PM refuses to recognise any separatist South group

national April 30, 2016 01:00

By THE NATION

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Chief negotiator maintains peace talks with Mara Patani are on trak.



PRIME Minister Prayut Chan-o-cha said yesterday that his government would not grant recognition to the South’s MARA Patani group even as his chief negotiator maintained the peace process was still going on.
“Why do we have to accept their terms and conditions to recognise them?” Prayut said to reporters. “Who really cares about them?”
Aksara Kerdphol, chief of the Thai delegation engaged in talks with the MARA group, rejected earlier news reports that the talks in Malaysia a few days ago had failed.
The MARA Patani claims it is an umbrella group of Patani Malay separatist organisations.
The confidence-building process between Thai authorities and the Muslim group continues, but it will take time as the two parties have serious differences, Aksara said.
“The difference is that they want to have the minutes of the joint agreement but we cannot agree, as they do not have any formal status,” he said.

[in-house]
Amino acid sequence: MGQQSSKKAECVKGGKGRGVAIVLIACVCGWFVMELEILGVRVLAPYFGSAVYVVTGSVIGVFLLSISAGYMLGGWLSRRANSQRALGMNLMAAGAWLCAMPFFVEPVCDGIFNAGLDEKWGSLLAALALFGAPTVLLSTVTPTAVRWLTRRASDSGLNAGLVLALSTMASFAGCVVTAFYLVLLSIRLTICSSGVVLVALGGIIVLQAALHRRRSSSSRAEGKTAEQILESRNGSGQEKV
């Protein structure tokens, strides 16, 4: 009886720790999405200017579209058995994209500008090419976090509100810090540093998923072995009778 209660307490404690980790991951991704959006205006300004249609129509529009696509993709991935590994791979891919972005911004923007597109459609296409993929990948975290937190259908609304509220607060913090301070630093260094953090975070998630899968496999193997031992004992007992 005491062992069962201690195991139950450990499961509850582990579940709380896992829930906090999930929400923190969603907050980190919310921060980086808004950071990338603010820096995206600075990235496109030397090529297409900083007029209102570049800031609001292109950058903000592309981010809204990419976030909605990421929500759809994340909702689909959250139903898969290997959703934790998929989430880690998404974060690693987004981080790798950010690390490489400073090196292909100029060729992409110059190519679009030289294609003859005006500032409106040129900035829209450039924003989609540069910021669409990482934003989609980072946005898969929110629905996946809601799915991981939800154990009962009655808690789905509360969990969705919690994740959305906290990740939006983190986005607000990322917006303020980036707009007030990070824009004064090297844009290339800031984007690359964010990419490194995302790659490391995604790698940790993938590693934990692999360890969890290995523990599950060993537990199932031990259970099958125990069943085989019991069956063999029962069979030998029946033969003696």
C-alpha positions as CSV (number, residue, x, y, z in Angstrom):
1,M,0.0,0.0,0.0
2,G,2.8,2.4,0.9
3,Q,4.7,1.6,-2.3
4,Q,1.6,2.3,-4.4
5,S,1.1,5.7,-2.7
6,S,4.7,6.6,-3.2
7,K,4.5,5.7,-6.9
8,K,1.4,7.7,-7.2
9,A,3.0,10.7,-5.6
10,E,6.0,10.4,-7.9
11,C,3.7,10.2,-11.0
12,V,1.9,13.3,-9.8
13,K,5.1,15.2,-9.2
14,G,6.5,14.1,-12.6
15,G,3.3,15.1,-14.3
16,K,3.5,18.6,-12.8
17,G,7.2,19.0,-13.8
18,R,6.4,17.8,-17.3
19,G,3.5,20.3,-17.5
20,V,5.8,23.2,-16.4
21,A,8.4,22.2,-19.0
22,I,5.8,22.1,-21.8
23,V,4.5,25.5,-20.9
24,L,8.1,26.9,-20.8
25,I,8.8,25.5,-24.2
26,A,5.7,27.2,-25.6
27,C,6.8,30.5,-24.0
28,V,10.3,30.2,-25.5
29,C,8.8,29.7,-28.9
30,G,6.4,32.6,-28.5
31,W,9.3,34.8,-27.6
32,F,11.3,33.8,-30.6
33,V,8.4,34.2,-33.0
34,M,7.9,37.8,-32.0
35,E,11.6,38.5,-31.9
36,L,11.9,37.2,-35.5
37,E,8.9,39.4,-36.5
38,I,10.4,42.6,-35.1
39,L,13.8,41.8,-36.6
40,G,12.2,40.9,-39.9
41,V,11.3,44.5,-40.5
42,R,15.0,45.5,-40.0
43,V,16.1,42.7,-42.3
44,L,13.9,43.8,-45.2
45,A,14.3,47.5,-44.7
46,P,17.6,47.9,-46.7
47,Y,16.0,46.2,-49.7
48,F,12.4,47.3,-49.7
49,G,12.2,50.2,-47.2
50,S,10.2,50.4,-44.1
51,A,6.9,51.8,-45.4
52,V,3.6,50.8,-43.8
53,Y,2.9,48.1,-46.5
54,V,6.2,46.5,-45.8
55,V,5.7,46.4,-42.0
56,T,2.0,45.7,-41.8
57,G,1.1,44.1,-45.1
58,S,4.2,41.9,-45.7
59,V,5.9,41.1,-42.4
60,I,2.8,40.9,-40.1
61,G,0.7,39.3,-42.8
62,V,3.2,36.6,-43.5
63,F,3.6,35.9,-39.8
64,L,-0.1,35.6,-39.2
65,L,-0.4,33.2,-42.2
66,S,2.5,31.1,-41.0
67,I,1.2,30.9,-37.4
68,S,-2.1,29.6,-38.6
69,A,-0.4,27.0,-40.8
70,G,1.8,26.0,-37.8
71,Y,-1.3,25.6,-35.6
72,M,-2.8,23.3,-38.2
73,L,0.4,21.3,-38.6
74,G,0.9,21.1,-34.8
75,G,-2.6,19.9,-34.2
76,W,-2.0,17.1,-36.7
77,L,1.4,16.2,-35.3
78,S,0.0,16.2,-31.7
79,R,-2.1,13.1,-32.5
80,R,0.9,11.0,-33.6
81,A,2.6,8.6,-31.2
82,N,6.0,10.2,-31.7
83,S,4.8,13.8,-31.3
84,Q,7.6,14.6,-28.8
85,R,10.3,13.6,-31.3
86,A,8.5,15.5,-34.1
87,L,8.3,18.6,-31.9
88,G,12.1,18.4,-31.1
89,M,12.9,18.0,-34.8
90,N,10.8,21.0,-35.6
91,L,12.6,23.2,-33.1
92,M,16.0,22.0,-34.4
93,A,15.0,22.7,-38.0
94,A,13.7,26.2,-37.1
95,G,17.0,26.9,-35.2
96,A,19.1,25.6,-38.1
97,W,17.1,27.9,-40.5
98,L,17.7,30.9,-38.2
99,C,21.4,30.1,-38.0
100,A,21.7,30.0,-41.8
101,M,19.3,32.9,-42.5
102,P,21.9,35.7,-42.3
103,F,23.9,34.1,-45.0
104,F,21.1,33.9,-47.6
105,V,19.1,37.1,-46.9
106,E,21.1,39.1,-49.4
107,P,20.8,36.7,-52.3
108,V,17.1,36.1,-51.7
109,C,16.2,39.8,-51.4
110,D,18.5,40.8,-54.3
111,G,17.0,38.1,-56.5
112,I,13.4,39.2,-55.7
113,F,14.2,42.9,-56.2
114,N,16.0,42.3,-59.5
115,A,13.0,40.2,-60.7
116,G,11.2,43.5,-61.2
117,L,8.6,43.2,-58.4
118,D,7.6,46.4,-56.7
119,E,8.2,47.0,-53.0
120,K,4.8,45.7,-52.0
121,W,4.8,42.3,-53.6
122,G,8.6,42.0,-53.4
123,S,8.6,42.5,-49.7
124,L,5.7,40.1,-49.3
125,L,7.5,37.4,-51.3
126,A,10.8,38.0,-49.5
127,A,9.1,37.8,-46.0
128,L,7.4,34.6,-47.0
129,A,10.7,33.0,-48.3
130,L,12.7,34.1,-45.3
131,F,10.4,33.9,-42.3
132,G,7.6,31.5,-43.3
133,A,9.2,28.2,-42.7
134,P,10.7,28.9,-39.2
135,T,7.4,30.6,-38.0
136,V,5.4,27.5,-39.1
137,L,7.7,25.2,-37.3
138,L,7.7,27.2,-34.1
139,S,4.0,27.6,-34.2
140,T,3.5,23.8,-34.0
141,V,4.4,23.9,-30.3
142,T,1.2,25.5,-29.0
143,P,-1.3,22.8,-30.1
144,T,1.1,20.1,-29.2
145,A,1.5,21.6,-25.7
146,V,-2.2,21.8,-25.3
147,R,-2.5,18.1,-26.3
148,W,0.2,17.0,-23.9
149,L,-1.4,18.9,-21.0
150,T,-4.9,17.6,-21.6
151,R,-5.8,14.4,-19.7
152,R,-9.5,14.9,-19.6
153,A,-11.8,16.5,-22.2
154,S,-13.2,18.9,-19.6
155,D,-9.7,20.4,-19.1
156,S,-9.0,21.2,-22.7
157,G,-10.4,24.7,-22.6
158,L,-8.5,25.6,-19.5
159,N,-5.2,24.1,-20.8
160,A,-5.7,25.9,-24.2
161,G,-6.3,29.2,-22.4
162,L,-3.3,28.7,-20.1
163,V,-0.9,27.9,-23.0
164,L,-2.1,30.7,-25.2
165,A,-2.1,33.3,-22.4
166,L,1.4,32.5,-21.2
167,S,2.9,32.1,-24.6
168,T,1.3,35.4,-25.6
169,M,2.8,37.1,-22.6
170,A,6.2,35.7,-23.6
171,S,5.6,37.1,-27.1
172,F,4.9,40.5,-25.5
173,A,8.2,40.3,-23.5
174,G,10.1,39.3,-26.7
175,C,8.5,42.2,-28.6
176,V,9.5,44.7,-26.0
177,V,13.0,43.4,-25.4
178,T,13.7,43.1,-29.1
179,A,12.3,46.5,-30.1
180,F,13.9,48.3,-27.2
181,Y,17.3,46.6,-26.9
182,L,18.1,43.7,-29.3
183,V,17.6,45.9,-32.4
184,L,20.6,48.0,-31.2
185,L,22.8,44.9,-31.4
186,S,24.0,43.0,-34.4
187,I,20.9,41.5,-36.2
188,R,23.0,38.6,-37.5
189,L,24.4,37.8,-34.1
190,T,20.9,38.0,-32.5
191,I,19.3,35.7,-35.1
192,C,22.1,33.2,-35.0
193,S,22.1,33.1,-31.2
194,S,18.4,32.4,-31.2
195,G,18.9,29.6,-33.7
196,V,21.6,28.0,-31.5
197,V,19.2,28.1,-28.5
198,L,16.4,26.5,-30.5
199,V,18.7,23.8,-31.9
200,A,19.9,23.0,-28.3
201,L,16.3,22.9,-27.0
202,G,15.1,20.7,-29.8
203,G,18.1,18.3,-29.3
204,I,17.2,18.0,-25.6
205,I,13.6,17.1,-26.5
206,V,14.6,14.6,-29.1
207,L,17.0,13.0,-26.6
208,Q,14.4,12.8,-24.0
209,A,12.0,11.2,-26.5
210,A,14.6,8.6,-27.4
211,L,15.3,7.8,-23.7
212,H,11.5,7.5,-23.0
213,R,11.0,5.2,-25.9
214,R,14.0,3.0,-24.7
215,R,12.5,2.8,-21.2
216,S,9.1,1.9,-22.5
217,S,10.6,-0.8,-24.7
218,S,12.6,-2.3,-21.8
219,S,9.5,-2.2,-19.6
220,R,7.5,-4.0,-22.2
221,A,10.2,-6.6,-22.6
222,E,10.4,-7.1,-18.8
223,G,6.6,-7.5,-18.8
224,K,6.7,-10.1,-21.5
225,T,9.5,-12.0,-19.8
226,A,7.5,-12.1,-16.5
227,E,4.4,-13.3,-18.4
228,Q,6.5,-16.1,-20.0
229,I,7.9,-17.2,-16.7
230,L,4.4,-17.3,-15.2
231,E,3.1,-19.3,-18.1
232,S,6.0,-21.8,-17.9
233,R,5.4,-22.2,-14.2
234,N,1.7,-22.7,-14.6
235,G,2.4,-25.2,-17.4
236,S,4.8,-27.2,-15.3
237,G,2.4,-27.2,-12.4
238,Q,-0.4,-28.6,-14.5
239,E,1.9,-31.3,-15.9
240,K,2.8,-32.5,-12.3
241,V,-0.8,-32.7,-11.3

Aksara was in Malaysia on Wednesday to talk with the MARA Patani group but the meeting yielded no result, as the Thai delegation reportedly disagreed on having “terms of reference” for the peace process.
While analysts said the dismissal of Lt-General Nakrob Boonbuakarn, the secretary-general of the so-called Dialogue Panel of Thai negotiators, was also a factor behind the failure, Aksara denied that was the case and said he had the full mandate.
Nakrob needed to leave the task after he was promoted, and that was not abnormal as many representatives of other agencies in the team were also reshuffled in accordance with routine shifts, he said.
Prayut said his government could not accept conditions in talks with any outlawed groups.
“We cannot negotiate with any of these groups as it’s against the law and the constitution. That’s the reason they have to meet in a foreign country, so please do not bring them in,” he said.
It was the previous government (under Yingluck Shinawatra) that wanted to talk with the separatists, he said, and added that his government did not. “That [talks] would never solve any problem and hence I have to fix it,” he said.
Prayut said his government would never recognise any separatist group, as many others would surface to claim legitimacy.
The way to solve the conflict in the deep South is to bring the insurgents and those who have a different ideology into the plea-bargaining process in accordance with Article 21 of the Internal Security Act. His government has a clear policy to solve the problem with fairness and bring all different groups home, he said.
Meanwhile, Aksara said he would carry on the peace talks in accordance with the government’s policy.

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